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If Keavon Merriweather asks you to compete with him at anything, make sure the stakes are low. Iowa safety seniors like to suggest games he’s good at.
When fellow Michigan minor Brendan Desvernandez showed up on campus a few years ago, Meriwether challenged him to a basketball game outside Slater Hall. Merriweather got into sports during high school and almost went to college instead of soccer.
This winter, Merriweather invited other members of Hawkeye’s defense to a local bowling alley. When his teammates showed up, they saw a ringer.
“Caevon came in with a bag and had his shoes and a ball of his own,” Noah Shannon said. “I was like, OK, that’s not fair. Seems a little prepped to me.”
Shannon took a bowling class during his senior year at Oswego High School. He thought it might give him and his linemates a chance against teams organized by position. But Merriweather helped with the secondary win.
“It was fun but we didn’t run on the D-Line,” Shannon said.
The activity succeeded in promoting bonding away from the football facility.
“You might come in here and get a little nervous about all the things we have to do, but getting some time away from the building and taking our minds off football and getting out and having fun together was good,” Shannon said. .
There’s no arguing that Iowa State lost their top offensive lineman from last season. Center Tyler Linderbaum was expected to hear his name in the first round of the NFL Draft, which kicks off April 28.
However, there is a belief, inside and outside the locker room, that the front could take a step forward this year. The inexperienced bits around Linderbaum in ’21 can best be pictured with the game’s actors under their belts even though very few players are lower class.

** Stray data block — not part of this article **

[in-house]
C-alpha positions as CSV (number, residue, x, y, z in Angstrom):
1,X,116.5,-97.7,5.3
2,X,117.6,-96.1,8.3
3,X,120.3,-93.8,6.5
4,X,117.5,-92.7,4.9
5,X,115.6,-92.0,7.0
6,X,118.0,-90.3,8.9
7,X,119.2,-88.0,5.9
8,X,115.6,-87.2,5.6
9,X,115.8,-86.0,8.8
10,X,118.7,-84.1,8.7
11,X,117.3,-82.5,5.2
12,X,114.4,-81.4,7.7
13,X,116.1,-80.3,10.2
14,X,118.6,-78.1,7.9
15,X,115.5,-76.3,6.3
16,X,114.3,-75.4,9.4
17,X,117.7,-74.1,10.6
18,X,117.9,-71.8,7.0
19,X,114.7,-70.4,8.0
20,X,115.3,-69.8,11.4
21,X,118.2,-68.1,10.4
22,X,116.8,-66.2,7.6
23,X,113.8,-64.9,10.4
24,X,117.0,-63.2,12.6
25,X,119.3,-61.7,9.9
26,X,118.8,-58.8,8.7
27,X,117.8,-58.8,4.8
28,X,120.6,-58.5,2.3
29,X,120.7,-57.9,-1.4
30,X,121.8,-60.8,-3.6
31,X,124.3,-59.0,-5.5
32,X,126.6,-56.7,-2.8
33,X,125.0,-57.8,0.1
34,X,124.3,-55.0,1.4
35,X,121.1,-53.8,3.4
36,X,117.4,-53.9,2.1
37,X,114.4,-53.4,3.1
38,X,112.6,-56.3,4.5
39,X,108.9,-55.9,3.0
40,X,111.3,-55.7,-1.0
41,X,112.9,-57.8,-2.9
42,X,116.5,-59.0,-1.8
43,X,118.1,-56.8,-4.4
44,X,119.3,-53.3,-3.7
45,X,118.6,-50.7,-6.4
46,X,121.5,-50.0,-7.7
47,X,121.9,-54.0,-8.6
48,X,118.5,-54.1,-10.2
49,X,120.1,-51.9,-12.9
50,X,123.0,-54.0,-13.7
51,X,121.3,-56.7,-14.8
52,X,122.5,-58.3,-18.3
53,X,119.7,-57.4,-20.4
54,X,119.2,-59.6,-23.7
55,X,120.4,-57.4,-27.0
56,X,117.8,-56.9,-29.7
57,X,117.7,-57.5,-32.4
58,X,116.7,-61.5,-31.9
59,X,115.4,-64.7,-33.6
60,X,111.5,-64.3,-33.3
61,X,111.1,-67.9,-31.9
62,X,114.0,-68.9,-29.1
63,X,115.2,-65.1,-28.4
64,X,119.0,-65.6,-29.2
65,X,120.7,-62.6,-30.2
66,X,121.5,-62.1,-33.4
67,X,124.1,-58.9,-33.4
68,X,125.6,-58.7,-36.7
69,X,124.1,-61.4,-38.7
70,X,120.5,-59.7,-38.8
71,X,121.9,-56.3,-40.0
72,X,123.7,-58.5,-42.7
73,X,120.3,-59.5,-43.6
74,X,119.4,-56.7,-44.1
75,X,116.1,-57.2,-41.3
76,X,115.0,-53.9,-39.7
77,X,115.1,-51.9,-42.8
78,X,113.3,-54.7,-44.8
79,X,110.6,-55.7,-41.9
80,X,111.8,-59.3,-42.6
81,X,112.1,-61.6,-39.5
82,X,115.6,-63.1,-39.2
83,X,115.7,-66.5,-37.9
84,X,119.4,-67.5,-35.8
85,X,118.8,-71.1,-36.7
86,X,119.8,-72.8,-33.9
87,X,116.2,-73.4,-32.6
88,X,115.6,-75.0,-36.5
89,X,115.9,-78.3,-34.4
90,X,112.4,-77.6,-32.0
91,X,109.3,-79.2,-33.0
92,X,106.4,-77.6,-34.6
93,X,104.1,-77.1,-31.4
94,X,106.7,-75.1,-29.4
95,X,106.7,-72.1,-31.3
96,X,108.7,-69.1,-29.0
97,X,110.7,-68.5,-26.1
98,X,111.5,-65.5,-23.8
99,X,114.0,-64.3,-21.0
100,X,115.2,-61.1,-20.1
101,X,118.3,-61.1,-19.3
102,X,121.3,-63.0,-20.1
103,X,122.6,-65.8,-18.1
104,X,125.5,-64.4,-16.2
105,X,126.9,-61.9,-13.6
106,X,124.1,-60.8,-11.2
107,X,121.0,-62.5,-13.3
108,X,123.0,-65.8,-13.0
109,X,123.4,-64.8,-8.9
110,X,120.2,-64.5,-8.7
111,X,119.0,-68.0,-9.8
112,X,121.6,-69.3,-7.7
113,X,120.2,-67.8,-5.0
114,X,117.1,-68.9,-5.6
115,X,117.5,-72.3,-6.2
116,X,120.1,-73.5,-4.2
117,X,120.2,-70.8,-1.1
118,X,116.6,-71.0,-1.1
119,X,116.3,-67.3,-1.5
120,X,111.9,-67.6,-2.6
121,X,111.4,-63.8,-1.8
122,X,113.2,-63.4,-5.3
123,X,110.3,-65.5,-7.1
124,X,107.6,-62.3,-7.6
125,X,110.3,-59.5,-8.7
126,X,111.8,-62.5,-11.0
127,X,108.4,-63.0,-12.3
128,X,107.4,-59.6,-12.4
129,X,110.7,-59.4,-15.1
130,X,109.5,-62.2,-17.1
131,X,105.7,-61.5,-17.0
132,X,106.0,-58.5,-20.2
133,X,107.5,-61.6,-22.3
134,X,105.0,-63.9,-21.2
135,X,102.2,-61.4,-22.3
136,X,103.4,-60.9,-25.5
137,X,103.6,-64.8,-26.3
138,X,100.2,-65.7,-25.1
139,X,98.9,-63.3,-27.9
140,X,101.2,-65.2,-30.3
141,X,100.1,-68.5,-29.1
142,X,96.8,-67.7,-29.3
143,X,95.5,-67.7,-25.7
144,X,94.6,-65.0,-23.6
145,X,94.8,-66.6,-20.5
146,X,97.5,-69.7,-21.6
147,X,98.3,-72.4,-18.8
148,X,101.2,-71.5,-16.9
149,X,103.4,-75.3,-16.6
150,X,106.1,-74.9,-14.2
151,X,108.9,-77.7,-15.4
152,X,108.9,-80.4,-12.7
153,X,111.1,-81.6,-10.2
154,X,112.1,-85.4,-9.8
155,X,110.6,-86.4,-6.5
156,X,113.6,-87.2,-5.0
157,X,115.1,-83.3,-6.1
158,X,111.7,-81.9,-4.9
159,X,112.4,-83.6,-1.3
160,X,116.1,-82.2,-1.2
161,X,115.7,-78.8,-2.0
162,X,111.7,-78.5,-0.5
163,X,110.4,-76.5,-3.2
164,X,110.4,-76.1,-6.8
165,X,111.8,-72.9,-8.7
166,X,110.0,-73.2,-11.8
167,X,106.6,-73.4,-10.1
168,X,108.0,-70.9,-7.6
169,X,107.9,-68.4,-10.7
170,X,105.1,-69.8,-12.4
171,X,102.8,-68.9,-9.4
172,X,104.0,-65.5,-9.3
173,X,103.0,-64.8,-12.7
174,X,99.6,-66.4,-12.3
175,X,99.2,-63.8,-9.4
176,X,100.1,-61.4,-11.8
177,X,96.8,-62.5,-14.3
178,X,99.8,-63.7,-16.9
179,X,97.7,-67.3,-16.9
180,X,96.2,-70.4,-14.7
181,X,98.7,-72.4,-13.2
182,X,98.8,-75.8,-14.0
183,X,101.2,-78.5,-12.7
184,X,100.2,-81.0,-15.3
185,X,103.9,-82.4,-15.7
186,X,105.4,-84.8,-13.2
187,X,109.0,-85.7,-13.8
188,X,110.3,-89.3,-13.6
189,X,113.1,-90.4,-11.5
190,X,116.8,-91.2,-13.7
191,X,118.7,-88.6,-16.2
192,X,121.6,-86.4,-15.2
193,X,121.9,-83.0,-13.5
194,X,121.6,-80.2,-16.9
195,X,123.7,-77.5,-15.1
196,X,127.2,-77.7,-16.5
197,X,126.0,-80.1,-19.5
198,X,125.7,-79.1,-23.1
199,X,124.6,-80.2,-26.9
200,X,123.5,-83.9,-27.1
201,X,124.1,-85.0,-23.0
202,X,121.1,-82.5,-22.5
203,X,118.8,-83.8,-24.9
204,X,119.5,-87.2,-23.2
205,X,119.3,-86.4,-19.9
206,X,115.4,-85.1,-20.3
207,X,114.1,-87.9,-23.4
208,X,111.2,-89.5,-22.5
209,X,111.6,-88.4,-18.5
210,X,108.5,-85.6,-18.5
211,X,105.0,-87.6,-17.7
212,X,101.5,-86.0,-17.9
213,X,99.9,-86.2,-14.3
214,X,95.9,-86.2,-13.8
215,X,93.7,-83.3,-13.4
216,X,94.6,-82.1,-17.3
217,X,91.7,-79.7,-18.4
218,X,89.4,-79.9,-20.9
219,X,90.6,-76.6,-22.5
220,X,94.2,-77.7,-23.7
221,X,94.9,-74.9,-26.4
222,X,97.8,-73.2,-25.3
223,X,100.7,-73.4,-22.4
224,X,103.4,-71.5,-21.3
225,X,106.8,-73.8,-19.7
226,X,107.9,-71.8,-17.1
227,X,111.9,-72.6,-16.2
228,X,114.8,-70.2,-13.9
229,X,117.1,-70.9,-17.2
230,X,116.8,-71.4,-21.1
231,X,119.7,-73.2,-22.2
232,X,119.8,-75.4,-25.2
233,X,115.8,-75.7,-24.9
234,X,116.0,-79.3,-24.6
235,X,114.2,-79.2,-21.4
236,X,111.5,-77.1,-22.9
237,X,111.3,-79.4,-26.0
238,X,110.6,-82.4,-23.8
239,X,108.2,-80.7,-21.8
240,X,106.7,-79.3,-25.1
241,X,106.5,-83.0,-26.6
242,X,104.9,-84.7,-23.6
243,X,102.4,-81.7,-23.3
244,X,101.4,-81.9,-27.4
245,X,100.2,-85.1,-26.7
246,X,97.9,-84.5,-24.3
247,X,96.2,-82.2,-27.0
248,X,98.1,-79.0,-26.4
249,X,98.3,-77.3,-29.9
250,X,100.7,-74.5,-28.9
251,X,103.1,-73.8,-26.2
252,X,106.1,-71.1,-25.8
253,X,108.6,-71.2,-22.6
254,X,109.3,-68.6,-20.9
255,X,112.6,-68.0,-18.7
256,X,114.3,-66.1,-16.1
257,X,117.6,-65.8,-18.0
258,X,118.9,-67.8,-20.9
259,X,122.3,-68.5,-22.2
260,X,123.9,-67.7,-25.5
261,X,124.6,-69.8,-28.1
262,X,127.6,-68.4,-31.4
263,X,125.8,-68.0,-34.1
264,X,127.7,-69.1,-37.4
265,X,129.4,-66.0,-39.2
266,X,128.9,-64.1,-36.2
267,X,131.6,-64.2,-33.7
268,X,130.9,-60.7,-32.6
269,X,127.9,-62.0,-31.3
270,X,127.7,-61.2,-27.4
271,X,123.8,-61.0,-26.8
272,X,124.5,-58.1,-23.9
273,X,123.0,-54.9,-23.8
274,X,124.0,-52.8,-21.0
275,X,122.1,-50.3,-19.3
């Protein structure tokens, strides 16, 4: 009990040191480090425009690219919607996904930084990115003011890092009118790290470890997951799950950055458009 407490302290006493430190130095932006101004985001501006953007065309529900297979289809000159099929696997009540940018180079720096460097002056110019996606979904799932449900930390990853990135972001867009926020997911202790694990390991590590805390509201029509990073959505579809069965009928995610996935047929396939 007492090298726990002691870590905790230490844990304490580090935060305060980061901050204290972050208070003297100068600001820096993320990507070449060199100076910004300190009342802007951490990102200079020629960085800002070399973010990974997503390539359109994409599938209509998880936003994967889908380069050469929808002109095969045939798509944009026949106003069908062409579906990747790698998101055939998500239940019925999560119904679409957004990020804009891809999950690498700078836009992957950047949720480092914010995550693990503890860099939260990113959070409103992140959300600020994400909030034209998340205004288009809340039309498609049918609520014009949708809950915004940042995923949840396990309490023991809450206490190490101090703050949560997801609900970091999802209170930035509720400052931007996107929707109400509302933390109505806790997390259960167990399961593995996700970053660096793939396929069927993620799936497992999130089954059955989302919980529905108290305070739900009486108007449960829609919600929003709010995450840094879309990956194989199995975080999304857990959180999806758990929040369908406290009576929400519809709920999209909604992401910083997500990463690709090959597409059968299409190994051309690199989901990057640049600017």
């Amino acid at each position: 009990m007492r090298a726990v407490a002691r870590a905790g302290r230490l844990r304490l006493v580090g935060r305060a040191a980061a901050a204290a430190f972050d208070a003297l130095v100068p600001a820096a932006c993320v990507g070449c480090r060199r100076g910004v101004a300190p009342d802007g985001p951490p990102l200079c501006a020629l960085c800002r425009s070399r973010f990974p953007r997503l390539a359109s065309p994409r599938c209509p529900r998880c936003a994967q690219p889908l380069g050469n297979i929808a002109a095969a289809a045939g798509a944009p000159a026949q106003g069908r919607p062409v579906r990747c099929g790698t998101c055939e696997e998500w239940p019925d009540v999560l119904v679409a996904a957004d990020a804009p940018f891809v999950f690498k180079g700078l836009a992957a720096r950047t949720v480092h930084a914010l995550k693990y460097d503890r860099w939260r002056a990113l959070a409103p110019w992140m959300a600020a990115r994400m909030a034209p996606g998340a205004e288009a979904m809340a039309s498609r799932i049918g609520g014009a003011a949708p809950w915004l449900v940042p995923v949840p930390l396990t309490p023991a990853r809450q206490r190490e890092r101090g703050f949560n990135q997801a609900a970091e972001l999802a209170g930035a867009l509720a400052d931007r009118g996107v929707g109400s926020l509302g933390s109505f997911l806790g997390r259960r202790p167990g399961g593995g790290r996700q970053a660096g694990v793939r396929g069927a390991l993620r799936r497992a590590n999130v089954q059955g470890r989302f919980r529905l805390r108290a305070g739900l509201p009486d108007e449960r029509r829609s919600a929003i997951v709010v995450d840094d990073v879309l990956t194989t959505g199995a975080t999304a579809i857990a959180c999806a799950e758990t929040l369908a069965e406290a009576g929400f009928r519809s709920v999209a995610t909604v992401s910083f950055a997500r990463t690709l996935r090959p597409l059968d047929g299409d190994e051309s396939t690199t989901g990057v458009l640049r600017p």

“We’re still young,” Big Handler Jack Plumb said. “We are in a continuous business now. We don’t have one leader. Everyone is working and it’s good to hear everyone’s voice. Everyone appreciates everyone’s opinion.”
Plumb started two right-hand interference games in 20 and four competitions there last fall. He started two games on the left at 21. Junior Nick Dejong started nine games last season, seven on the right tackle and two on the left tackle.
Redshirt sophomore Mason Richman started 11 games on the left tackle in ’21. Real sophomore Conor Colby started in the final 10 contests last season as the right guard. Redshirt junior Justin Brett started his first three games of ’21 in the right guard before bouncing in and out of the squad due to poor health.
David Davidkov, Beau Stevens, and Josh Falk showed up at two depths to start the spring ball at the end of last month. The competition for Linderbaum’s vacant place included Tyler Elsbury, Logan Jones and Matt Fagan, and injured Michael Myslinski expected to be there when fall camp begins.
Diversity is one of the group’s biggest assets. Guys are on the move a lot this spring in search of the top five and beyond.
“We have a lot of competition going on right now,” Plumb said. “We attract men in and out, and see who the man is going to be in any place.”